Lab Launched to ID Child Victims of Sexual Exploitation
WASHINGTON – The National Center for Missing & Exploited Children (NCMEC) Child Victim Identification Program (CVIP) is partnering with the Office of Juvenile Justice and Delinquency Prevention’s (OJJDP) Internet Crimes Against Children Task Forces (ICAC) to launch the first-ever U.S.-based Victim Identification Lab.
Law enforcement officers and prosecutors from across the country will participate in this U.S. initiative to potentially generate new leads to aid in the identification of child victims. The Victim Identification Lab will feature 50 images that have been sanitized and the graphic material removed. The exposed parts of the photos are potential clues to where the picture was taken and where the child is located.
“The goal of the Victim Identification Lab is to be proactive in identifying child victims of sexual exploitation without sacrificing the dignity of the child,” said Ernie Allen, president of CEO of NCMEC. “These are very difficult cases to crack. This is the first step in an ongoing effort to collaborate with law enforcement and prosecutors across the nation to aggressively track down and rescue children that are being abused in this country and the world.”
The Victim Identification Lab is the U.S. law enforcement response to tracking child pornography and was created in cooperation with the 46 ICAC Task Forces, the Federal Bureau of Investigation (FBI), U.S. Postal Inspection Service (USPIS) and Immigration & Customs Enforcement (ICE). There is no child pornography in the Lab and all content was agreed upon by all partnering law enforcement agencies. The computers for the Lab were provided by the ICAC Task Forces.
As part of the Lab, participants will be able to view the sanitized images and contribute comments and clues related to the images. These comments will be available to everyone in the lab through a real-time message board. NCMEC staff will analyze and compile all comments during and after the conference and then distribute leads to the appropriate law enforcement agency to assist in the investigation.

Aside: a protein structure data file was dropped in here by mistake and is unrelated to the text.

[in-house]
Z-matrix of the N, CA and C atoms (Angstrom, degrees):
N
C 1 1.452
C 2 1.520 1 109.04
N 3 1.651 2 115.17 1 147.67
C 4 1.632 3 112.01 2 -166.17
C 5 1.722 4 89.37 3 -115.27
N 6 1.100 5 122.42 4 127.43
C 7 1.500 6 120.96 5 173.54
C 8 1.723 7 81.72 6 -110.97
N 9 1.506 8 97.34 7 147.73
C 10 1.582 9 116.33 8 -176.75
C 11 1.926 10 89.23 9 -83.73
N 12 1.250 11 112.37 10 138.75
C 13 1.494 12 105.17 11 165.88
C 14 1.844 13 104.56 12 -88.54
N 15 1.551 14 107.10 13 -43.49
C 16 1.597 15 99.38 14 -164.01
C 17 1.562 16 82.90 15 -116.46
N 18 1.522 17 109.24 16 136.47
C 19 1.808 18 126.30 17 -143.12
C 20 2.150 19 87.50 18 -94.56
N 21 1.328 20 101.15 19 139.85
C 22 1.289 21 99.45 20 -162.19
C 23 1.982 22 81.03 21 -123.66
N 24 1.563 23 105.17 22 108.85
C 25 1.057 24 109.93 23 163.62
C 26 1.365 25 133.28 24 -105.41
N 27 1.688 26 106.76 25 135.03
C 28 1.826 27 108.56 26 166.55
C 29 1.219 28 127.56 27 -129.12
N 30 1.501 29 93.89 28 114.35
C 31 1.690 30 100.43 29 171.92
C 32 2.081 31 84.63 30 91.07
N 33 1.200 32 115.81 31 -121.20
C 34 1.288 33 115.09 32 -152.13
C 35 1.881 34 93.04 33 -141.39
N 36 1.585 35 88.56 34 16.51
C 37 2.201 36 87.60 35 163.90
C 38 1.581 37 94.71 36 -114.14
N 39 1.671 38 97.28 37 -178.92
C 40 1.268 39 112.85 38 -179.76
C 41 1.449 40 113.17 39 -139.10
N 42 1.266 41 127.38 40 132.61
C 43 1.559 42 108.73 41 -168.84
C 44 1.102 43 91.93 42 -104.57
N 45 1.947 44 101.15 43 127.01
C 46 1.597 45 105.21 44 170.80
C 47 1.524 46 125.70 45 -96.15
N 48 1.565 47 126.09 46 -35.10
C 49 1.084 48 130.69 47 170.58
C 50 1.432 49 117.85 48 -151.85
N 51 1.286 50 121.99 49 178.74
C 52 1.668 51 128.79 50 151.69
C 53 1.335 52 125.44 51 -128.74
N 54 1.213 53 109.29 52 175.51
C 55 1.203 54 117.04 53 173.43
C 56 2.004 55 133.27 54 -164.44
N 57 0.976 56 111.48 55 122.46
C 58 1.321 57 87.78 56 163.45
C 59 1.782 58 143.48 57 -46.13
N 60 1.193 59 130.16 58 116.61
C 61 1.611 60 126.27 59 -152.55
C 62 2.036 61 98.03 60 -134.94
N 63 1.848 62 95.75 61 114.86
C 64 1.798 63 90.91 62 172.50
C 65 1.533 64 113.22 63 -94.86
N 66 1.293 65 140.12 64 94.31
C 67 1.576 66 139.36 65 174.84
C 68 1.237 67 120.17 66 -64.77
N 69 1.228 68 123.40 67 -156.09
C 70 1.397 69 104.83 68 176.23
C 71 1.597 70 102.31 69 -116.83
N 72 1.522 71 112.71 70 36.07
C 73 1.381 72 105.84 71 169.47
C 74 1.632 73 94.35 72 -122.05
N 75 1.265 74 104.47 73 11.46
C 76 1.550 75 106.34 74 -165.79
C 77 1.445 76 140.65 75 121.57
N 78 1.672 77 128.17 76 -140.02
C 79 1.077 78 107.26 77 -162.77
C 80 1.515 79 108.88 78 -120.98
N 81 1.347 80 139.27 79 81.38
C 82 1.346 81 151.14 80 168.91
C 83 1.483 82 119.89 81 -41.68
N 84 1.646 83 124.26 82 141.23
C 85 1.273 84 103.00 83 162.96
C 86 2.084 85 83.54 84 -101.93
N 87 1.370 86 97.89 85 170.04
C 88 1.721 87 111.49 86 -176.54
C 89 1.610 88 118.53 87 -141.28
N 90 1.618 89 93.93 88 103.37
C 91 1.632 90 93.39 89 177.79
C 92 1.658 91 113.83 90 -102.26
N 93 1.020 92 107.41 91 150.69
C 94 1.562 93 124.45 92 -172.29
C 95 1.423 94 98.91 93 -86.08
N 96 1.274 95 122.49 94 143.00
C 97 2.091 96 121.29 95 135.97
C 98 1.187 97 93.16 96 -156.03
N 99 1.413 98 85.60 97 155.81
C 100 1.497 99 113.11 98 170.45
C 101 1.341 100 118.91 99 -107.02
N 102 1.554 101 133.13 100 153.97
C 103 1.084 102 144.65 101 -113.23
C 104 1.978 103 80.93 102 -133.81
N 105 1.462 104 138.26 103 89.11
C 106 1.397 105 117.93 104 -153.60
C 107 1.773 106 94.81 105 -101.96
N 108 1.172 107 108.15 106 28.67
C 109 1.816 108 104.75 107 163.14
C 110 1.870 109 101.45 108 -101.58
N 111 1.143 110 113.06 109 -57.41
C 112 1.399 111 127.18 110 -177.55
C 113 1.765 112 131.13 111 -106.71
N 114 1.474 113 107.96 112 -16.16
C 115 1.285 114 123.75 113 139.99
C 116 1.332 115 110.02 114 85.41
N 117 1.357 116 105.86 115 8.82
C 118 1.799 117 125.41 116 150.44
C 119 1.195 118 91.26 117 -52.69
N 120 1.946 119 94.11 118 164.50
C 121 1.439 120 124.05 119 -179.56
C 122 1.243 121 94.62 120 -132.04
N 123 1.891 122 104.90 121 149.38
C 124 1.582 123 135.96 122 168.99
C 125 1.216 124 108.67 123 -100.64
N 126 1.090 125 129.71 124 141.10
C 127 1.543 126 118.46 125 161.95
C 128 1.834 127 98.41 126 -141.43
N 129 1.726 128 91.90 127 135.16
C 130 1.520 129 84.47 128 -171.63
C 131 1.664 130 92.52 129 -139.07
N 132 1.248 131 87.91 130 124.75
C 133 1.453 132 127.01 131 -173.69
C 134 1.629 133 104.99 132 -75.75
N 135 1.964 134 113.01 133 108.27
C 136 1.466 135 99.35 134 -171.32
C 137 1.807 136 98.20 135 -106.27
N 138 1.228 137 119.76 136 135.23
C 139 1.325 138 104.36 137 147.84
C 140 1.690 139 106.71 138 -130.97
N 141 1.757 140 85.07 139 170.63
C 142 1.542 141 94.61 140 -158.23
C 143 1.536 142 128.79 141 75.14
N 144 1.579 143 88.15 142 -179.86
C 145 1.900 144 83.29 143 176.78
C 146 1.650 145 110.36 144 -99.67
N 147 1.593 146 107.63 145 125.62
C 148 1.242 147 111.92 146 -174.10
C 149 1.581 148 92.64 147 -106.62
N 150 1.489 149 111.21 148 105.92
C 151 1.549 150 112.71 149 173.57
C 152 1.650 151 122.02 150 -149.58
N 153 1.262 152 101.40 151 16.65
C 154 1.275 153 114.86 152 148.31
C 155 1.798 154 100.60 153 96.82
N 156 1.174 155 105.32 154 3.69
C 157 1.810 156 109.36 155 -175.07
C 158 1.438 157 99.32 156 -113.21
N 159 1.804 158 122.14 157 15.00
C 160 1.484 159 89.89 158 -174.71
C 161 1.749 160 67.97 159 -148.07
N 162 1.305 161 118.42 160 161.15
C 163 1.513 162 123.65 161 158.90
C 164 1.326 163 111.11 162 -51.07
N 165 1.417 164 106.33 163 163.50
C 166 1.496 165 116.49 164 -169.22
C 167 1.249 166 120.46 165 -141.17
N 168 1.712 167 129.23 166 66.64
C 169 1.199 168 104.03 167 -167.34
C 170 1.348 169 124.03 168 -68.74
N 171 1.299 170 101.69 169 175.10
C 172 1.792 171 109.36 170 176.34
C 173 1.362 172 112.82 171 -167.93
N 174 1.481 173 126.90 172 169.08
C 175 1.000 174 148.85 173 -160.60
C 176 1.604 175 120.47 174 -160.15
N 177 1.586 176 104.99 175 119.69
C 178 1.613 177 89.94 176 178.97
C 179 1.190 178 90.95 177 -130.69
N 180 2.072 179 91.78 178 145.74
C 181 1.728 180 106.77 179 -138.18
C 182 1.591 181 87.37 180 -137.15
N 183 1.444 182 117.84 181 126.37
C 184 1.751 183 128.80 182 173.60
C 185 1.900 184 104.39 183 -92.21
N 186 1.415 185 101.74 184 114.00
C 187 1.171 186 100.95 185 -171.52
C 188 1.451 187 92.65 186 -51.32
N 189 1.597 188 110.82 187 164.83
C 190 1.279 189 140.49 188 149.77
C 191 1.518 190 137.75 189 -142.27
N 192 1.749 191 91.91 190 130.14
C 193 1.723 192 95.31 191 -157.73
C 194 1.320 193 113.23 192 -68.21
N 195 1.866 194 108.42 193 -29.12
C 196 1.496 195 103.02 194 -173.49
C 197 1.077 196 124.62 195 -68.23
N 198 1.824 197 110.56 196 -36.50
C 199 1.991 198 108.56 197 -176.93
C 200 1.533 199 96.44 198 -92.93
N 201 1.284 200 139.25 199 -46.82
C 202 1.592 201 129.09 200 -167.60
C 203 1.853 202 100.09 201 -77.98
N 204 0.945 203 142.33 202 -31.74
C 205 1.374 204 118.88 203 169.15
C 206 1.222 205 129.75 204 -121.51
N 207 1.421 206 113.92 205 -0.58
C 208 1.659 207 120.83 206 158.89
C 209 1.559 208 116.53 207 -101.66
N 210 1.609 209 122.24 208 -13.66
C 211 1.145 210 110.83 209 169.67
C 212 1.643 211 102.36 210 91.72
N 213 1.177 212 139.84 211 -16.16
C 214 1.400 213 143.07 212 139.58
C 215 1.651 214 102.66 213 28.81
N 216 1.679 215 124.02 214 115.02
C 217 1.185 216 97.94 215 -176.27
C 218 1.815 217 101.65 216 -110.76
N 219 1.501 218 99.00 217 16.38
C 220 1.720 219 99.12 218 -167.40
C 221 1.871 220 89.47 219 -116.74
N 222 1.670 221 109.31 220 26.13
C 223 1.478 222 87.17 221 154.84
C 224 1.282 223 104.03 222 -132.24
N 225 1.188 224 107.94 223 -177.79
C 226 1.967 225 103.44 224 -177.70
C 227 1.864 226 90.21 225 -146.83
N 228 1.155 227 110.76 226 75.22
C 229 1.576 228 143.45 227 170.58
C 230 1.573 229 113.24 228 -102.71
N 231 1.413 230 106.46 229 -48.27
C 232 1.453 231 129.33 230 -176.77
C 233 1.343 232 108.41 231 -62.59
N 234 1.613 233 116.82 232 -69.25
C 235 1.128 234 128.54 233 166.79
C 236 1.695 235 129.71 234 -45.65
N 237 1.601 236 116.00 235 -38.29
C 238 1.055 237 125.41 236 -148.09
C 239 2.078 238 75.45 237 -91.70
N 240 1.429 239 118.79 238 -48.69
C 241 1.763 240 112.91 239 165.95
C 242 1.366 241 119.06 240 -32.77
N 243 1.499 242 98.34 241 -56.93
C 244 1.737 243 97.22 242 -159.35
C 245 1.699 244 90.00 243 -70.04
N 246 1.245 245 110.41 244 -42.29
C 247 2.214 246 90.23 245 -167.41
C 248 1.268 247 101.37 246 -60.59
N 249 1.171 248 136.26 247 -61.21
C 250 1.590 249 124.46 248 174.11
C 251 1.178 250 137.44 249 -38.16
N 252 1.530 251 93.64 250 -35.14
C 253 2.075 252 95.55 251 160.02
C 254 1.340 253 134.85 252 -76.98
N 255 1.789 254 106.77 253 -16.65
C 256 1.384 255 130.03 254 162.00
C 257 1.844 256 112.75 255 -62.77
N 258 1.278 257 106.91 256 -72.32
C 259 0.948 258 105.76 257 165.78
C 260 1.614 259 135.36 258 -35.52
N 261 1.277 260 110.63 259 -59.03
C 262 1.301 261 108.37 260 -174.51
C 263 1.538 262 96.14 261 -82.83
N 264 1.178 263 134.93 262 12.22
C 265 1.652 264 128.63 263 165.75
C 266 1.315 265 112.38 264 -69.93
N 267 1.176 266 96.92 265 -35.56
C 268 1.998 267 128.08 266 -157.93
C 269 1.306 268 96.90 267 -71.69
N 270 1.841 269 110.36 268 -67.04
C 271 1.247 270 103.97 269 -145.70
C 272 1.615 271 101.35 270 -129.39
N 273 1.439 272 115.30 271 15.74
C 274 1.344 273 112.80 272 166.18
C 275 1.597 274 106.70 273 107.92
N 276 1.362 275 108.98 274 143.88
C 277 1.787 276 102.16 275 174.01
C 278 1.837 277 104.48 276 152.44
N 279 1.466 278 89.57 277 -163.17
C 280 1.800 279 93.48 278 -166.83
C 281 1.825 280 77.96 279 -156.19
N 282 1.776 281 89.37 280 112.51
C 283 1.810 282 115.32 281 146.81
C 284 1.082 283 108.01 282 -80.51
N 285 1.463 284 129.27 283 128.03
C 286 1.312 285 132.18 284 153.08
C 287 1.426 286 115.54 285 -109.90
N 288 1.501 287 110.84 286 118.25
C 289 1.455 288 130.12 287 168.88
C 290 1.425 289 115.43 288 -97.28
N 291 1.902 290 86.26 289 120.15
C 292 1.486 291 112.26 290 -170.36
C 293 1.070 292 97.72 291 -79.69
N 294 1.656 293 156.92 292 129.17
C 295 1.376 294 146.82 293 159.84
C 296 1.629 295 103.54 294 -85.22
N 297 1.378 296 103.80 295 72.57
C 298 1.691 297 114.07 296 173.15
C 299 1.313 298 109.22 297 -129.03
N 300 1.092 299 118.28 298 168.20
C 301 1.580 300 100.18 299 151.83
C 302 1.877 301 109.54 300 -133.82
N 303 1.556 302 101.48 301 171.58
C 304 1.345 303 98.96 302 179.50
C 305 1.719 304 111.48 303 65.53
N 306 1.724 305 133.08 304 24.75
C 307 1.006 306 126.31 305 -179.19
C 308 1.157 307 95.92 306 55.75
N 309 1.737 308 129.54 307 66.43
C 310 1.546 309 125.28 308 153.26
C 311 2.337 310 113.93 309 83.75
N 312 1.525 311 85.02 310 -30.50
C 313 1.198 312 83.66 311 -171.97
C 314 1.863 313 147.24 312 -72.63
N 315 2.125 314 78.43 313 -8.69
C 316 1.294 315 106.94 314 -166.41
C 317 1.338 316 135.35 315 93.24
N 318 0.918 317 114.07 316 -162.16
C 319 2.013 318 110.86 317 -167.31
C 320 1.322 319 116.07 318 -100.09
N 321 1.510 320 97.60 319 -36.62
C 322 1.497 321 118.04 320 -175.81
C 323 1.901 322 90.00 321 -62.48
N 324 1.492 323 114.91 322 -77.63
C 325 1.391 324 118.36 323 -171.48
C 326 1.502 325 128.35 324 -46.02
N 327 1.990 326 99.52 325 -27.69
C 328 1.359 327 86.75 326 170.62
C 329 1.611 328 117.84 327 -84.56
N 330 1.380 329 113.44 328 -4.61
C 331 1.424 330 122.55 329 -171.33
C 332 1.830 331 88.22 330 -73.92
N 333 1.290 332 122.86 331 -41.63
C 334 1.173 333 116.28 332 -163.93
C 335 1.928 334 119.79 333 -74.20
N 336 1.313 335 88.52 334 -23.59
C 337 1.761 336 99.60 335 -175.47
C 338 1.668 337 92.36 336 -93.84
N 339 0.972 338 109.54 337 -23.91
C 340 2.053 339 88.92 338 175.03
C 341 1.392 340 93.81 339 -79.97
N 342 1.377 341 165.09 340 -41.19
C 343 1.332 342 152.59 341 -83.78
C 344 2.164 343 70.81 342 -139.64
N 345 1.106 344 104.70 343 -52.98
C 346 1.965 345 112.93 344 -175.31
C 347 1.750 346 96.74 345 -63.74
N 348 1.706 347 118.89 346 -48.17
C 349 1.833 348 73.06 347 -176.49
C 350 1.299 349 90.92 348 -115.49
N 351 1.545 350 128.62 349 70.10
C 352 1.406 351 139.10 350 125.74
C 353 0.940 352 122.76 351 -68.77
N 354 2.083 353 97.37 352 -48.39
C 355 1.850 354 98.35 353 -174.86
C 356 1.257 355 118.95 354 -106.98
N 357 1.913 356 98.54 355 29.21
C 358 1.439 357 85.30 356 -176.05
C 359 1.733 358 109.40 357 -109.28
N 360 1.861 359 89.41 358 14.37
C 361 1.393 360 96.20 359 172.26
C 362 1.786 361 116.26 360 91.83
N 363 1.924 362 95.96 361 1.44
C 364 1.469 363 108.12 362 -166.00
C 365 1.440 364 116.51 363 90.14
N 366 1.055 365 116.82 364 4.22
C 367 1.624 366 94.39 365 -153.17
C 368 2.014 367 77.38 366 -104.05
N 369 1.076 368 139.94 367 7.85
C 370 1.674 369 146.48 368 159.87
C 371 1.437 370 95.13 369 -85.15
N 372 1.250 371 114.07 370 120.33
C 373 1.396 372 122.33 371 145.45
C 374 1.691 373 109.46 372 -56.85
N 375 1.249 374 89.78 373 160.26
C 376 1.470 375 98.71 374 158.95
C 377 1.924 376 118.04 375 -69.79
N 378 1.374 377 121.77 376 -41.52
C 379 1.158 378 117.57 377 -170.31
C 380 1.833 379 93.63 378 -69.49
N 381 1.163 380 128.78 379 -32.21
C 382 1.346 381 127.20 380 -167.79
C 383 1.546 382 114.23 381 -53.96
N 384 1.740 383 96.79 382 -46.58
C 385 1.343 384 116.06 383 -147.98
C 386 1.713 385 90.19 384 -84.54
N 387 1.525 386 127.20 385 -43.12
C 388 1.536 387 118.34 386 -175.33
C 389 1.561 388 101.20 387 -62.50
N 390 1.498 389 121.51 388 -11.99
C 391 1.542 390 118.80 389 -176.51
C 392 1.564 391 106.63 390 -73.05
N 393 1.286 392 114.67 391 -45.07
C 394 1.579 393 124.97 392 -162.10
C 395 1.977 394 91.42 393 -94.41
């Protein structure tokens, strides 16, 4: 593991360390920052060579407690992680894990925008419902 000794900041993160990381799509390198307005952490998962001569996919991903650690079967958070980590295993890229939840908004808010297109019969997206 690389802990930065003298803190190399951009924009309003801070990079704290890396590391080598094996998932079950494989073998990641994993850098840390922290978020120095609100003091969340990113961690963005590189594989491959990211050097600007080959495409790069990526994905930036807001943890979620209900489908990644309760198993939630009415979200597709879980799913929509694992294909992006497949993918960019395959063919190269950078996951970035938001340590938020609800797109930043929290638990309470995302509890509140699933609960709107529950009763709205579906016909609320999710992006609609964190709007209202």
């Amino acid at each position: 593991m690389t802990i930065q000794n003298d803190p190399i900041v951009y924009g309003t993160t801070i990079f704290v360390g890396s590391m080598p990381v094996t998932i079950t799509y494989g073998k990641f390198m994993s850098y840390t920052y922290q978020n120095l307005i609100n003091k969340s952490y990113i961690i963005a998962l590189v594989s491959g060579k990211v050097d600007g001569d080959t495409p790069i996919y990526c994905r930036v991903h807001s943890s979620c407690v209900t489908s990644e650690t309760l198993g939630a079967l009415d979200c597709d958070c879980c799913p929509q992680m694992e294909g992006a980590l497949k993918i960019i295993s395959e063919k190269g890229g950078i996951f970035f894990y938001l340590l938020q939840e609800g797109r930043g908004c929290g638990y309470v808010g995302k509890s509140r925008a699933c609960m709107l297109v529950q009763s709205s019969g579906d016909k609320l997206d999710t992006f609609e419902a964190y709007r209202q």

Due to the highly sensitive nature of this type of crime, the consideration of the child victim’s dignity is of the utmost concern. For this reason, only law enforcement investigators and prosecutors who are registered for the Crimes Against Children Conference and are actively working these types of cases will participate in the Lab.
NCMEC houses the Child Victim Identification Program, and its Exploited Child Unit serves as a technical and informational resource for law enforcement. Because investigating child-sexual-exploitation cases may require specialized technical skills outside the scope of usual investigation methods, analysts are available to assist in any child-sexual-exploitation case. The Victim Identification Lab will evolve into a permanent secure database where trained law enforcement investigators will be able to remotely examine additional images.
For more information about NCMEC, call its toll-free, 24 hour hotline at 1-800-THE-LOST or visit its Web site at www.missingkids.com.
Press release provided by the OJJDP
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